Members of the hula halau Ka Lei Mokihana O Hawai’i were quickly identified in the crowd at Lihu’e airport on Sunday morning because of the dark blue shirt uniform emblazoned with “Merrie Monarch”.
The outfit also included matching accessories, including personal masks and personal bags proudly displaying the mokihana berry which is the flower of Kaua’i, and color-matched luggage with the mokihana berry colors.
“We’re still leaving with the (shirts) from last year,” said a kane artist between checking in baggage and waiting at arrivals to complete the short groups that will take part in the 2021 edition of the Merrie Monarch Hula Festival in Hilo. “We’re coming home with this year’s (shirts) on.”
Kumu hula Leina’ala Pavao Jardin said this was the ninth appearance of the Kalaheo-based halau at the Merrie Monarch Hula Festival.
“This is supposed to be our 10th appearance,” she said. “But there was no festival last year because of the COVID-19 pandemic which shut everything down. We have to leave today because we have to quarantine ourselves before playing. We also have to have some testing done and we cannot partner with any of the other participating halau. Basically we go, we produce, and we come home.
The Merrie Monarch Hula festival has been held annually since 1964 and became a victim of the pandemic when festival president Luana Kawelu had to make the decision to cancel the event weeks before it took place in the spring. 2020, the website states festival.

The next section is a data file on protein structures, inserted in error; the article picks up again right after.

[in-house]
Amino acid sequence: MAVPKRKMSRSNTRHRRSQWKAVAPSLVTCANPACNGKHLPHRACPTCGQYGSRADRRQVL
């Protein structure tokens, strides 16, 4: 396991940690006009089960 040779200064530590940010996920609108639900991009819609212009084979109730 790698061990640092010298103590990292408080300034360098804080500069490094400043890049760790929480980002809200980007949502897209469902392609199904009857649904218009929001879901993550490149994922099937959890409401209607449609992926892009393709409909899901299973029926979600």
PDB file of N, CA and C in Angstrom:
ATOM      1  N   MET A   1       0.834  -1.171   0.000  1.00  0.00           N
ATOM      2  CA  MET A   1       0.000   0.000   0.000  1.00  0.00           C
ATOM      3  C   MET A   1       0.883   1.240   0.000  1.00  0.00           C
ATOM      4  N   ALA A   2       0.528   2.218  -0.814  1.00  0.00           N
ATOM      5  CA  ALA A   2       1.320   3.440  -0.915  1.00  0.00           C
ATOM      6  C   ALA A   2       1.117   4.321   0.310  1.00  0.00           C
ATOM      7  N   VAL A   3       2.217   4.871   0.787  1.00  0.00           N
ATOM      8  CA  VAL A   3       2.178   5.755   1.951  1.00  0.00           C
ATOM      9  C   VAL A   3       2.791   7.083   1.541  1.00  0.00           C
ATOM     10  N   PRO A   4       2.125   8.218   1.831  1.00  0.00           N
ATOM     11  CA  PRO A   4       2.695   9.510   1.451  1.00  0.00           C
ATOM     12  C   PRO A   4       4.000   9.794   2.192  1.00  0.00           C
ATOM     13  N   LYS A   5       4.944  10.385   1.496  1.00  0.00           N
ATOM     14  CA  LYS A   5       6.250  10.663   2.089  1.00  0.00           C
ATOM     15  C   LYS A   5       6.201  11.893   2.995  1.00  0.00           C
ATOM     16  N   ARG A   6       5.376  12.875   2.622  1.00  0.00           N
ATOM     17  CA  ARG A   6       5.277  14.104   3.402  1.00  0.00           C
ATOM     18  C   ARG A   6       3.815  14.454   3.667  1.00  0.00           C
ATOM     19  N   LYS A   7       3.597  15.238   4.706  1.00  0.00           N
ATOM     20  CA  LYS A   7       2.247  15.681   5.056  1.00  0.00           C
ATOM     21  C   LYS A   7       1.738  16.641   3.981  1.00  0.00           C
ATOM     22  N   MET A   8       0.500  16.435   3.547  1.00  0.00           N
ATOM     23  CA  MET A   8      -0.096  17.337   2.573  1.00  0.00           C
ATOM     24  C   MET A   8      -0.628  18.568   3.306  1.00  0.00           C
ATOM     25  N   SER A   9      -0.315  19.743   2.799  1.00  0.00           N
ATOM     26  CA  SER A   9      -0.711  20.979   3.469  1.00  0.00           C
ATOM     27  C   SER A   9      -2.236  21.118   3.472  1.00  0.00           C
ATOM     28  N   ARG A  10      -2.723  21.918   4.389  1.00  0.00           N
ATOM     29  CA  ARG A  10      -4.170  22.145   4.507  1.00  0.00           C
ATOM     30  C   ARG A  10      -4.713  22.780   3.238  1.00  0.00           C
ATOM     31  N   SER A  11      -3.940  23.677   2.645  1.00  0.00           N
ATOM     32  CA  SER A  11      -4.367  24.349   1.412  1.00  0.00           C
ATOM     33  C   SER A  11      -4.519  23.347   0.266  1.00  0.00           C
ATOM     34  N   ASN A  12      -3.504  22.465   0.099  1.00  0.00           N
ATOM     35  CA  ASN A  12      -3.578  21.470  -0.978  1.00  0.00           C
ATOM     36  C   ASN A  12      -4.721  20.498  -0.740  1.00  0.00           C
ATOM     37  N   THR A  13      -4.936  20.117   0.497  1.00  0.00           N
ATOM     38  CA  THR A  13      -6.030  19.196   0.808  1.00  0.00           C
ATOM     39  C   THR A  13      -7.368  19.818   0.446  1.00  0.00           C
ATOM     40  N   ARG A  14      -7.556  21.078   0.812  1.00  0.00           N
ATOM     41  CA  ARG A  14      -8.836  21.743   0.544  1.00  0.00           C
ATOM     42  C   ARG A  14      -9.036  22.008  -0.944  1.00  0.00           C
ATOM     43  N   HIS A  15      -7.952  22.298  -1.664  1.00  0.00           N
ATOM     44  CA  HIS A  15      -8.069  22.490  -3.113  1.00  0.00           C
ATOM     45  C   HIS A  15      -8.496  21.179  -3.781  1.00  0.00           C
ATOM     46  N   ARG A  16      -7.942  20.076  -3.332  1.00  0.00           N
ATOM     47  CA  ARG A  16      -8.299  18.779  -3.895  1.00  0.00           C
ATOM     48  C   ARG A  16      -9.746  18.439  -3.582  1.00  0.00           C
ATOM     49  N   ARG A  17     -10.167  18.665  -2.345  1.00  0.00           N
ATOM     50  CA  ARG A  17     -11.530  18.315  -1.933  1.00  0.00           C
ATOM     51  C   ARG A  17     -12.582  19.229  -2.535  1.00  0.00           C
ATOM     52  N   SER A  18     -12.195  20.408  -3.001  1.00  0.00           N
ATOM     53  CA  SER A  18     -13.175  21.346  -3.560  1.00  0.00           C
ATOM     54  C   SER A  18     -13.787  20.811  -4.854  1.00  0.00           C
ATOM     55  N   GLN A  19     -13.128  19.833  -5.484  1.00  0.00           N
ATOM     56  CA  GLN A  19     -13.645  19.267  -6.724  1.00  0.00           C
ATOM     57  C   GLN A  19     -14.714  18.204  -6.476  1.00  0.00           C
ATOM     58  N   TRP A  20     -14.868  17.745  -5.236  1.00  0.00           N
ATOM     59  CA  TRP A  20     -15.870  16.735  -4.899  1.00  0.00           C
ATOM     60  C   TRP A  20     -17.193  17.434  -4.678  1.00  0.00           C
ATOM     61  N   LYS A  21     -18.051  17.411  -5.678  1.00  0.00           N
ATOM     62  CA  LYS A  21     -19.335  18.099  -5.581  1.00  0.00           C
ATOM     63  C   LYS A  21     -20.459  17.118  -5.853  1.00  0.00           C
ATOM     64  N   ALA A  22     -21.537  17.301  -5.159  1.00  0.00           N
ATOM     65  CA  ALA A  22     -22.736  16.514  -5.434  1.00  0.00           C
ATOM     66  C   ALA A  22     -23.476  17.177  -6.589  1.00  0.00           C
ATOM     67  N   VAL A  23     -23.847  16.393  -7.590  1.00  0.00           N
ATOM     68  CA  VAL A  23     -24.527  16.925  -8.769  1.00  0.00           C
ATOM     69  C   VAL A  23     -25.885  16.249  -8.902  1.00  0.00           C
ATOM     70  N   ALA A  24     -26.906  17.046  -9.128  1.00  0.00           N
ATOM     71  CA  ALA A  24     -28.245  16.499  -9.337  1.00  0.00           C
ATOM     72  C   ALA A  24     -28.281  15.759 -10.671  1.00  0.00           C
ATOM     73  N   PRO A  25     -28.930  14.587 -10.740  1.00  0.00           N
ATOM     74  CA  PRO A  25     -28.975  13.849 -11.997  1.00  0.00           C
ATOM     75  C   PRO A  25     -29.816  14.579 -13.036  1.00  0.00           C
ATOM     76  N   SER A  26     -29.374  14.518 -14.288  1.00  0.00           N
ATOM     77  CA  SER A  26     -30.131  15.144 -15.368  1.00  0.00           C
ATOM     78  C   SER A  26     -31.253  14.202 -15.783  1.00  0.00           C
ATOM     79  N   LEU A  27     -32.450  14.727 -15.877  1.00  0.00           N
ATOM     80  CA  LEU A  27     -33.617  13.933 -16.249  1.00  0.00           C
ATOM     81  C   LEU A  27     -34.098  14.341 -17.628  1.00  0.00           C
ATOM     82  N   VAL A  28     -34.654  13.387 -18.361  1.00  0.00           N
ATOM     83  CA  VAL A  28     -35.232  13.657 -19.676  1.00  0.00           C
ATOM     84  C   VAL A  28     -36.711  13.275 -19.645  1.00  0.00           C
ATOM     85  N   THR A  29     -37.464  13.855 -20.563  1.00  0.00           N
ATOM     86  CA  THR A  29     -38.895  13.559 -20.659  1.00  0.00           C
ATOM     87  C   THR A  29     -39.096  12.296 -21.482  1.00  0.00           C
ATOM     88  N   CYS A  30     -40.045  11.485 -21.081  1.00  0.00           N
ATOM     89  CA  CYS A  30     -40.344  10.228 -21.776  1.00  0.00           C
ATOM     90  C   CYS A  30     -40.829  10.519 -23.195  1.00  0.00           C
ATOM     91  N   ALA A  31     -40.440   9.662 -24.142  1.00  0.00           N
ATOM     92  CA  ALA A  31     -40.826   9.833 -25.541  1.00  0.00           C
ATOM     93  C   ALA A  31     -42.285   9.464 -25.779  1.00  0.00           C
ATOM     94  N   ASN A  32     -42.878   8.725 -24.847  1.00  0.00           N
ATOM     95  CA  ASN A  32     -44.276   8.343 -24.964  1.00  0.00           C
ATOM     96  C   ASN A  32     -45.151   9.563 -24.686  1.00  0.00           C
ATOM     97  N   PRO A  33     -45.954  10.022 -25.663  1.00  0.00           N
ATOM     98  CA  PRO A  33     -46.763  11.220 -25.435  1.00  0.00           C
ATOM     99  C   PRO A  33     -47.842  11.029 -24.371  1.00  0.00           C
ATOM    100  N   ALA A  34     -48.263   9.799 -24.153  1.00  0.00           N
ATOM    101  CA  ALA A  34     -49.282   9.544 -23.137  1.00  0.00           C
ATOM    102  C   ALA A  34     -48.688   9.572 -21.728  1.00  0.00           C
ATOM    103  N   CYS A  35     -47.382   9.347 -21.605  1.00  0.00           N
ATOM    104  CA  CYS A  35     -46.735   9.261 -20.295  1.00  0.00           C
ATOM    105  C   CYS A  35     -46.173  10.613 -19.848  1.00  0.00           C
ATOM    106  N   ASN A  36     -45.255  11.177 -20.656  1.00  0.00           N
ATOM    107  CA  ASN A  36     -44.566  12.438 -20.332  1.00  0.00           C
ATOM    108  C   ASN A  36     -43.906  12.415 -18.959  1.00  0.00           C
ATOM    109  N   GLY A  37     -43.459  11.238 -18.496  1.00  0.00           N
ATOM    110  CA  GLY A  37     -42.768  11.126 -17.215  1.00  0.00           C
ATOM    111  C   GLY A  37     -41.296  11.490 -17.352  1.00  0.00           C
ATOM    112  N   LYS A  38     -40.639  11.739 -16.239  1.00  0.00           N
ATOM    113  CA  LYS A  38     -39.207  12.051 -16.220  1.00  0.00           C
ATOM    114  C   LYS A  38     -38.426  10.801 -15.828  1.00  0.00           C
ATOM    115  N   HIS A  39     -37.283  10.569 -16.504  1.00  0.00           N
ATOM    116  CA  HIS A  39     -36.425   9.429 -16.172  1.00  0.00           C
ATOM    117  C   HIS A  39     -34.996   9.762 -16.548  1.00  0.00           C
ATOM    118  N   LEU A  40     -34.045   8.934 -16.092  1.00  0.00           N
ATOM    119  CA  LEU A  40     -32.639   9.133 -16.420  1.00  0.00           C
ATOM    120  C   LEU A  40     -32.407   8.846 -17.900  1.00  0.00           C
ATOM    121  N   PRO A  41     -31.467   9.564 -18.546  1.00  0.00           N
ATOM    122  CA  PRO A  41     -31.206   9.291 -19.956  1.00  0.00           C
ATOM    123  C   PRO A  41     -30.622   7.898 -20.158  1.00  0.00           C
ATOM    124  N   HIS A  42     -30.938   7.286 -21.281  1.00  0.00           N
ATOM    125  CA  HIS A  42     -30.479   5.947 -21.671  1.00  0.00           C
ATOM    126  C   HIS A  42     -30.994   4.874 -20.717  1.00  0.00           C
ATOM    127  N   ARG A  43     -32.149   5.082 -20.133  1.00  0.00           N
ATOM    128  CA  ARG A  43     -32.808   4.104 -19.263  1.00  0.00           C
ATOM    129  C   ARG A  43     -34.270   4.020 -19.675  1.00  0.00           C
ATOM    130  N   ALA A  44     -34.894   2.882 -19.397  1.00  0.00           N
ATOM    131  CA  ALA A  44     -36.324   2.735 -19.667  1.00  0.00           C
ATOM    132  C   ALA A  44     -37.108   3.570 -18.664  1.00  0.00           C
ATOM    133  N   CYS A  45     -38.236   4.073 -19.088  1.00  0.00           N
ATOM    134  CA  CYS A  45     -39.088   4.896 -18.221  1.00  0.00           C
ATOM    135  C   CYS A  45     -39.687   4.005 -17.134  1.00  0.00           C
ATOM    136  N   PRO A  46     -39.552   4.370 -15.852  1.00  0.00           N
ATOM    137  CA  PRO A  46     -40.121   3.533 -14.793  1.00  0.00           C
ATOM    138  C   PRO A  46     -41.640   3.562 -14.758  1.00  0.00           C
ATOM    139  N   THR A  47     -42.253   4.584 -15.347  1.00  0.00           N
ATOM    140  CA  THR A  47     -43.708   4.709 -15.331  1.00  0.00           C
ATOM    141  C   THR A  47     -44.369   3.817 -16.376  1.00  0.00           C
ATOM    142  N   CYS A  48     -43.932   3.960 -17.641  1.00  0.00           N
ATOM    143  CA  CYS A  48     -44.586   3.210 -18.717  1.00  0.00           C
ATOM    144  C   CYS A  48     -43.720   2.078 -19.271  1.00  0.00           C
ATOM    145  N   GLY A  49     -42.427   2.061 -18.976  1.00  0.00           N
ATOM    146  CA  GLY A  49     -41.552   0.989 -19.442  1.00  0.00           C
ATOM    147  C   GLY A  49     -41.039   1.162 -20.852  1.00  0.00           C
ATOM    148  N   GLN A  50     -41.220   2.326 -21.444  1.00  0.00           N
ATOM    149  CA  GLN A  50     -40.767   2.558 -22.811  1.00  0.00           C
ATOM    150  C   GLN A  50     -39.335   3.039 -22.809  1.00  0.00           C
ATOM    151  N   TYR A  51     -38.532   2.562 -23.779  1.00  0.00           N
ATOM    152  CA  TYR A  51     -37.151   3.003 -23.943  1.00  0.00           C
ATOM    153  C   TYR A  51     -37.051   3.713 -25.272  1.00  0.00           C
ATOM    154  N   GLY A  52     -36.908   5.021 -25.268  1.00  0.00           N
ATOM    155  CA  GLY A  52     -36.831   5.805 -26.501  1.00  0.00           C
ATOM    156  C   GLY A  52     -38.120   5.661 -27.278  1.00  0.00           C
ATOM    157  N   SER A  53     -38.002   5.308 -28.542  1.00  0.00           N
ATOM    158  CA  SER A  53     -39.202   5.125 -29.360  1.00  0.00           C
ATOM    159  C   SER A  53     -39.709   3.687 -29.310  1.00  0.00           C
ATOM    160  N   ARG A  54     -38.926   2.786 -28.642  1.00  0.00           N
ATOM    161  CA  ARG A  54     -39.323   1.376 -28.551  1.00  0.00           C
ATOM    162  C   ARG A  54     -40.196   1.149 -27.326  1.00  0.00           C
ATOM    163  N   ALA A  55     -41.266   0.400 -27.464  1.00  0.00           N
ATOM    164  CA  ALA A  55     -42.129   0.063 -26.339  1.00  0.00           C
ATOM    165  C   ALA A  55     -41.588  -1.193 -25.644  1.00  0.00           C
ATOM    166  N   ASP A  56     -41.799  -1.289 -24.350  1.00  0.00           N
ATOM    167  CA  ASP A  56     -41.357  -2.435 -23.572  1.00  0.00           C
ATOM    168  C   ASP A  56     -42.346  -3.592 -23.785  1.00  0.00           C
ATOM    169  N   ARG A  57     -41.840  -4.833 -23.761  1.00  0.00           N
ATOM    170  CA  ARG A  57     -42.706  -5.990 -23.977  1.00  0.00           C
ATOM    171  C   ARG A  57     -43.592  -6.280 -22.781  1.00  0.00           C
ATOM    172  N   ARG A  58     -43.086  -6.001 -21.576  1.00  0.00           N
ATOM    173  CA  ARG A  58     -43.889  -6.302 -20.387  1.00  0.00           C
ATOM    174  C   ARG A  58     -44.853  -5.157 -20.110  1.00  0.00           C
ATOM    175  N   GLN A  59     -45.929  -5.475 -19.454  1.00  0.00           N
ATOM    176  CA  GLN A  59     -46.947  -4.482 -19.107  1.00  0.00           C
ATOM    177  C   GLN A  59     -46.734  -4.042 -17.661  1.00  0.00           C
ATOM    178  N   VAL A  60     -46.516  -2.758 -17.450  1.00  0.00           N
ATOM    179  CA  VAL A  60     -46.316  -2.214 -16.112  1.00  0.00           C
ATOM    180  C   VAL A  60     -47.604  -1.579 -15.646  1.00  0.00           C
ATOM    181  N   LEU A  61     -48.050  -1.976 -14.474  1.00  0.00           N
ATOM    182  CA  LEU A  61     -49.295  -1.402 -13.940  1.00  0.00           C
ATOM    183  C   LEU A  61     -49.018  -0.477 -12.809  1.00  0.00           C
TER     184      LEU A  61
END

“The health and well-being of all halau attendees and the community at large was our top priority then, and continues to be now, as we move forward with hosting the event this year.” , Kawelu said in his post.
“We are grateful to our partners, including representatives from The Queen’s Health Systems, who have lent their time, expertise and resources to help us put in place and implement this comprehensive safety plan (which is inspired by those used by professional sports teams and associations over the past year). “
Pavao Jardin said that this trip will see the halau kane take the stage for the first time. The kane group includes Luke Hunadi, a recent graduate from Kaua’i High School.
“He goes straight to college from here,” she said. “Do you remember him when he obtained the Master Keiki Hula in 2013 at the Queen Lili’uokalani Keiki Hula competition?”
Ka Lei Mokihana O Leina’ala is one of 15 participating halau who will take the stage without an audience on June 24, 25 and 26 at Edith Kanaka’ole stadium in Hilo.
The field includes 11 wahine and eight kane halau in the categories kahiko (ancient) and ‘auana (modern), and seven participants Miss Aloha Hula.
The performances will be broadcast on KFVE on July 1, 2 and 3, when the winners will be announced.
“We’ll be home by then,” Pavao Jardin said. “We have a big screen TV and we will watch like everyone else.”
Dennis fujimoto, editor and photographer, can be reached at 245-0453 or email@example.com.